Chrome May Support Mozilla's Asm.js for Native-Speed Web Apps

Chrome is already 2.4 times better at running asm.js than a few weeks ago

Mozilla's asm.js is growing up fast, and it's already supported by Firefox 22 Beta. But technologies only supported by one browser don't get very far on the web.

Granted, asm.js is just JavaScript, but a full-blown app converted to asm.js would run painfully slow in other browsers.

Thankfully, Google may be looking to back up asm.js. There's nothing official just yet, but there is some interest from inside Google.

As it turns out, during I/O, Google boasted about the fact that, in the past few weeks, since asm.js was introduced, Chrome had gotten 2.4 times faster at running asm.js-optimized code.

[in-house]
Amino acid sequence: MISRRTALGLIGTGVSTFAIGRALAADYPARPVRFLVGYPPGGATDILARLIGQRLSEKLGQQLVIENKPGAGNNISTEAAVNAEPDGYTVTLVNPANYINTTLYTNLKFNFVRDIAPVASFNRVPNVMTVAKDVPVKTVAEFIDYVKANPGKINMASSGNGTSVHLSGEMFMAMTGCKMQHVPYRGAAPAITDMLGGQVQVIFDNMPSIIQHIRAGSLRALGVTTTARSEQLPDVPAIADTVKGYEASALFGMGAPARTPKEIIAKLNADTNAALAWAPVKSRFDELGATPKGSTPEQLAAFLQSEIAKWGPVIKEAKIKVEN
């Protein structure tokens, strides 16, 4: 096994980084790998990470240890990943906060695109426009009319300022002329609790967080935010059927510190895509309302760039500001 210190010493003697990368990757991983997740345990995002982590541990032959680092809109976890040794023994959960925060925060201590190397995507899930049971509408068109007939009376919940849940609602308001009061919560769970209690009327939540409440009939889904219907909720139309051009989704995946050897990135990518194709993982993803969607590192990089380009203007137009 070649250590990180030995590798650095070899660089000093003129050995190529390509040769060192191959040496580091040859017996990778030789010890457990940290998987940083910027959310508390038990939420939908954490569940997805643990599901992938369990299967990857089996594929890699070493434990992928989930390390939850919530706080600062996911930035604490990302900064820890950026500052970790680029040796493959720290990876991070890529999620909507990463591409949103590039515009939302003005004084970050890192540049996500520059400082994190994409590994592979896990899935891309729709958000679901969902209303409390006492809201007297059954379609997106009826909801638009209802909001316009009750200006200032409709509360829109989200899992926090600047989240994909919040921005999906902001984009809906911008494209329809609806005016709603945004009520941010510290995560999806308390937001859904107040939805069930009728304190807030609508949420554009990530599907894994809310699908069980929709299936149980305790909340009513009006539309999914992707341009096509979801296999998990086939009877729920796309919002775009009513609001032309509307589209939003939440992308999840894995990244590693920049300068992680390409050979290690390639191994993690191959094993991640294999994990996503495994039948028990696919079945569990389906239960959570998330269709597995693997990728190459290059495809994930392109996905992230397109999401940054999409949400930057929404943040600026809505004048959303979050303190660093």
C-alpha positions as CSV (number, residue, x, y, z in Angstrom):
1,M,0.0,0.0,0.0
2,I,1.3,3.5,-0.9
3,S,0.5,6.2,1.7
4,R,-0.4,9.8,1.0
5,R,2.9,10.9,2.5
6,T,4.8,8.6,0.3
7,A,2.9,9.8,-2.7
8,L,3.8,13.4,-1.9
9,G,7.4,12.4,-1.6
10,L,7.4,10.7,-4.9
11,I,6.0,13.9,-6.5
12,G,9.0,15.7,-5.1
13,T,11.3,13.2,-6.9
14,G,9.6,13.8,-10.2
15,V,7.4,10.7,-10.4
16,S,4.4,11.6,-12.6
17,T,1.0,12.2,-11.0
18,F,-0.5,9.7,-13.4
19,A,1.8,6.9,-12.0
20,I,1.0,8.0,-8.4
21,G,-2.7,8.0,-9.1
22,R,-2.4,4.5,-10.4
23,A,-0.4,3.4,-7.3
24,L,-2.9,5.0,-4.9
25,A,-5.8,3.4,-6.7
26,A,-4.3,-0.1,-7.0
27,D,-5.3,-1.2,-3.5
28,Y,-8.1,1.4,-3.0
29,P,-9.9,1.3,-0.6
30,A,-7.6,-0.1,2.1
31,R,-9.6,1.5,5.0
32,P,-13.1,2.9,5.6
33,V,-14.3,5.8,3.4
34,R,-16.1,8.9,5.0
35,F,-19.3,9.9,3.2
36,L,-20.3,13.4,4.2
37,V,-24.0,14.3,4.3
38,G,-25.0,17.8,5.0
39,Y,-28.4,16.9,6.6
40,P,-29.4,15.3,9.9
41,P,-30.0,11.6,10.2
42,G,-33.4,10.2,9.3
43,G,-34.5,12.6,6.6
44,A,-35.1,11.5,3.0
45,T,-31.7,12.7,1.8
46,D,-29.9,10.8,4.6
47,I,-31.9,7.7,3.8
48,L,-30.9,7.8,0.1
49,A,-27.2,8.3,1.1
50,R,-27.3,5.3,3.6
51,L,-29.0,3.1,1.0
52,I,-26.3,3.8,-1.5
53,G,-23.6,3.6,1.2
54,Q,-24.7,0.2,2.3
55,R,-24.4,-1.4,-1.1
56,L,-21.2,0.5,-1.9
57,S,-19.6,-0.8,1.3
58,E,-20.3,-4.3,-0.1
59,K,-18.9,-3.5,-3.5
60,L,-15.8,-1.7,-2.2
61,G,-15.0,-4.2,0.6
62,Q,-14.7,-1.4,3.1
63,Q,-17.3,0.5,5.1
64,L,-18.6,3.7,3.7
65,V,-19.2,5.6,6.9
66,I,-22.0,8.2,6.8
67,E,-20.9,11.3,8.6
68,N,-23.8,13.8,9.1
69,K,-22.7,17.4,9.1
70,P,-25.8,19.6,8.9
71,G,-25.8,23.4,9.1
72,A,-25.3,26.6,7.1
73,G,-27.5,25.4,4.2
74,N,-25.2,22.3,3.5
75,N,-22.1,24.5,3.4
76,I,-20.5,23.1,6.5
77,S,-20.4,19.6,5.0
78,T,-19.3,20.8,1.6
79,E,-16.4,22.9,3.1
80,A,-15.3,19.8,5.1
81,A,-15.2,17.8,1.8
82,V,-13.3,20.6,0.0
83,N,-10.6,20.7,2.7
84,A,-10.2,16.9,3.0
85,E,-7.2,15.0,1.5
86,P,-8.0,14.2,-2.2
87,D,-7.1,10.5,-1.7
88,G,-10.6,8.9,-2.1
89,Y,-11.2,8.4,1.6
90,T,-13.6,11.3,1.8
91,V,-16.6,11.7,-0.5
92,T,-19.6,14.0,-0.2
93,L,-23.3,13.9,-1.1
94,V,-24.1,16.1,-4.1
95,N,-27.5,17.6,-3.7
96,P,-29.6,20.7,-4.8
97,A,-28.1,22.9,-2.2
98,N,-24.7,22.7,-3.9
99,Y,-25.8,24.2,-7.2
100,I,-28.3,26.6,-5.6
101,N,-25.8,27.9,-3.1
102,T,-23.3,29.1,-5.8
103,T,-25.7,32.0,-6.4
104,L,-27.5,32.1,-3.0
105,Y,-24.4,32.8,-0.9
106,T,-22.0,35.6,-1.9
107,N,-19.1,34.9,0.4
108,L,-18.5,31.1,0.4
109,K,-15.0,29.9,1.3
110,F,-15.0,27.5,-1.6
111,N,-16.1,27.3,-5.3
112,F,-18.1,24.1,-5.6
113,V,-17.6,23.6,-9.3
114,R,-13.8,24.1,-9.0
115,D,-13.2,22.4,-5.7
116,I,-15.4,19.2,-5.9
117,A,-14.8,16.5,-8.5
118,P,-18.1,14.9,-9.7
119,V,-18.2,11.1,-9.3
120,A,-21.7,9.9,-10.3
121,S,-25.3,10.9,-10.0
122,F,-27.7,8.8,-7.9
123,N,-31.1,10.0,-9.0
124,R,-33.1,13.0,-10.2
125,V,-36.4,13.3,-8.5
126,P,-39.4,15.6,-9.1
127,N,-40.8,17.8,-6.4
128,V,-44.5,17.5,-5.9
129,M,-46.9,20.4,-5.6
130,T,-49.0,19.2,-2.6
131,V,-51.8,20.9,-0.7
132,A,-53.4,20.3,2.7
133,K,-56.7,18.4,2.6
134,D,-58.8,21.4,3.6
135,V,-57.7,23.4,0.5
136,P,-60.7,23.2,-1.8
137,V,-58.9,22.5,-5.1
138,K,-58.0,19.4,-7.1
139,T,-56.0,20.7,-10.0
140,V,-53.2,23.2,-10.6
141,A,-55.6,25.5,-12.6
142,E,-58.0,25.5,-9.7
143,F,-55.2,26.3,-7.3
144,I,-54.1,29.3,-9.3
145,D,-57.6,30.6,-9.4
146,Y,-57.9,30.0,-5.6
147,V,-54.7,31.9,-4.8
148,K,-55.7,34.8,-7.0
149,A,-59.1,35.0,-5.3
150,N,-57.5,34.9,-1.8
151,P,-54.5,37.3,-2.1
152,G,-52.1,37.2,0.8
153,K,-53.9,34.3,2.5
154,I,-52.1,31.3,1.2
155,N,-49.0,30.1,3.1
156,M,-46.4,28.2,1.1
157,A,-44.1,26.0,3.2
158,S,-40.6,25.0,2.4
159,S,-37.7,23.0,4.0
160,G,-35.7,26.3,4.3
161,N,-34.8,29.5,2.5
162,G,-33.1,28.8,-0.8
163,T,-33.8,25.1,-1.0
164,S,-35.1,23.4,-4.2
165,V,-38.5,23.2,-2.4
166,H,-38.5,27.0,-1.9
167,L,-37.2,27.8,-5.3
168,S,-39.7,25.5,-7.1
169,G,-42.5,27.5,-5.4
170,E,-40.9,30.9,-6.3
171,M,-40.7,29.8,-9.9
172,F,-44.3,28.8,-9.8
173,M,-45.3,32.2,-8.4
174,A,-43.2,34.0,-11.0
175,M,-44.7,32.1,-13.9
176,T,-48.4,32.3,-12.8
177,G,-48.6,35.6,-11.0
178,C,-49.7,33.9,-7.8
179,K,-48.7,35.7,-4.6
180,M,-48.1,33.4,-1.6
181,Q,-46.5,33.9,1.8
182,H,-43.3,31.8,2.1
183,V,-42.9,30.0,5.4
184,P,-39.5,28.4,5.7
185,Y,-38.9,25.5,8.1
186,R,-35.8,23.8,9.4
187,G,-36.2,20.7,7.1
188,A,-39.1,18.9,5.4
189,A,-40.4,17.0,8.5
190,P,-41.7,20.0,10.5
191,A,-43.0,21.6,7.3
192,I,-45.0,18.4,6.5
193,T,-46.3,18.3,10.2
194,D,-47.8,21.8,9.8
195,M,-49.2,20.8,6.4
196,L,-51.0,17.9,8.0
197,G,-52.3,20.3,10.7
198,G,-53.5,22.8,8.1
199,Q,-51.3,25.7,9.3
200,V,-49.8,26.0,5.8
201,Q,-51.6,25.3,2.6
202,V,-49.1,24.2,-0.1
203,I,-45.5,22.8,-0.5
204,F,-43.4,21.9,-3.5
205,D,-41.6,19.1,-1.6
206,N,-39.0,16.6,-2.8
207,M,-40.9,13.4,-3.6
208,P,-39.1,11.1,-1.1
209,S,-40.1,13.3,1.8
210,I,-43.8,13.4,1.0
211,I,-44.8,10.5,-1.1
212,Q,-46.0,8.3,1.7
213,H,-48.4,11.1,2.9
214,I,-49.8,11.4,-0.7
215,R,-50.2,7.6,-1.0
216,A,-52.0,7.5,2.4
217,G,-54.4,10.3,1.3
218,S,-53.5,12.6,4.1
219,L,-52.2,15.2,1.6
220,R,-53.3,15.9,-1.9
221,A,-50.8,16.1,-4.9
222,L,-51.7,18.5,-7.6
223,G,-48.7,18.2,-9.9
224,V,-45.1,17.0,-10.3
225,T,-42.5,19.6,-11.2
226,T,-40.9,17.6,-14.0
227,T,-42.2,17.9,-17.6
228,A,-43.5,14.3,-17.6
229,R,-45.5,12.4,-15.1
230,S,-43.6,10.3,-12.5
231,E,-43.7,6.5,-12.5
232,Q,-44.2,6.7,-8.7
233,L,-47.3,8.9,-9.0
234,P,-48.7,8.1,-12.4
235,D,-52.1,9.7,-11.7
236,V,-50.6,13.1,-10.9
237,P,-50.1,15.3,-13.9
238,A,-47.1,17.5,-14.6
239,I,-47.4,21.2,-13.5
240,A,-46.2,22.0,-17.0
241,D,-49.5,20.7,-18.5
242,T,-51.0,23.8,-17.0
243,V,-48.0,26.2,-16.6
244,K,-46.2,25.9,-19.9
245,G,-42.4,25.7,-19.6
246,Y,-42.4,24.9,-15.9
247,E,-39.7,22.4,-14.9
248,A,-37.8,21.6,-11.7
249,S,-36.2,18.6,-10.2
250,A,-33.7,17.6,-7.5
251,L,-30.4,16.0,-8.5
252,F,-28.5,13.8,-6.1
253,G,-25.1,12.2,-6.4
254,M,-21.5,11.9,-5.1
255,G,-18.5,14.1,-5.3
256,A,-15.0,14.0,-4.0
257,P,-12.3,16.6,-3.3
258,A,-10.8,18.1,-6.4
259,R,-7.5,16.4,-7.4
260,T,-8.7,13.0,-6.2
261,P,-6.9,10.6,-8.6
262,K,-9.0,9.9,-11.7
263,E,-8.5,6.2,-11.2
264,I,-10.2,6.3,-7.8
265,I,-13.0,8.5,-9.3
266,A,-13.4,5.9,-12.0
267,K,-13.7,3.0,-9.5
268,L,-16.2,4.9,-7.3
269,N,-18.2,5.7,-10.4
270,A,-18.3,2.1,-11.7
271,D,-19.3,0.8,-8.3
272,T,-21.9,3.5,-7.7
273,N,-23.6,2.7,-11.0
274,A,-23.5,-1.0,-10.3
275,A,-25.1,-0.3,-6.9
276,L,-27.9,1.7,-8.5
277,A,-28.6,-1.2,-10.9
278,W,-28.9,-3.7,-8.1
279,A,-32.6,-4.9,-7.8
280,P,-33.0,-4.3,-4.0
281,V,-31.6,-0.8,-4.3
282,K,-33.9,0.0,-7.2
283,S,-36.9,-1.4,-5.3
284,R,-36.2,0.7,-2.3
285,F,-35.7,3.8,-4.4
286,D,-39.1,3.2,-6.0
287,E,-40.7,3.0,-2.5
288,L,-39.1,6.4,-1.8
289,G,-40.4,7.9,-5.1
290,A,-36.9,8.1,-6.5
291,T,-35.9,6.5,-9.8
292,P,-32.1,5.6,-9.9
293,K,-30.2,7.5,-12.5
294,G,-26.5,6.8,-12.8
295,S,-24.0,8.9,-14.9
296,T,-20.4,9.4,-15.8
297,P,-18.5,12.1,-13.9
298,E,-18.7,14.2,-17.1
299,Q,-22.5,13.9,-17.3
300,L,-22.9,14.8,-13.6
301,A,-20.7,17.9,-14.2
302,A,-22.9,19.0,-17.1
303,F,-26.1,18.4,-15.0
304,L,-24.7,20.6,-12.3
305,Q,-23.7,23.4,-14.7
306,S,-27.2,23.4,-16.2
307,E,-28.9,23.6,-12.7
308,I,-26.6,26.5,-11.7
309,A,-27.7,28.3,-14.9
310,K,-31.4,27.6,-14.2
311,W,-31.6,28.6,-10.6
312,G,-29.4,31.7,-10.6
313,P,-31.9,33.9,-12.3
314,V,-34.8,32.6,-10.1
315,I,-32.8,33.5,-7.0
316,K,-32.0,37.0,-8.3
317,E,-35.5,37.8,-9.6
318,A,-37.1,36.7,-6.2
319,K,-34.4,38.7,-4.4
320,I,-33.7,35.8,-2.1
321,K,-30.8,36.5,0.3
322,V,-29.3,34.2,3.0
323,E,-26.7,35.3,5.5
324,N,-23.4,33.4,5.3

It's a big improvement, though Chrome is still significantly slower than Firefox. But this was only with minimal effort; if Google decided to fully support asm.js, and it shouldn't be that complicated, Chrome could easily match Firefox's speed.

What's more, it would encourage more developers to write or convert powerful apps for the web, knowing that the most popular browser in the world and the third most popular browser in the world support the technology.

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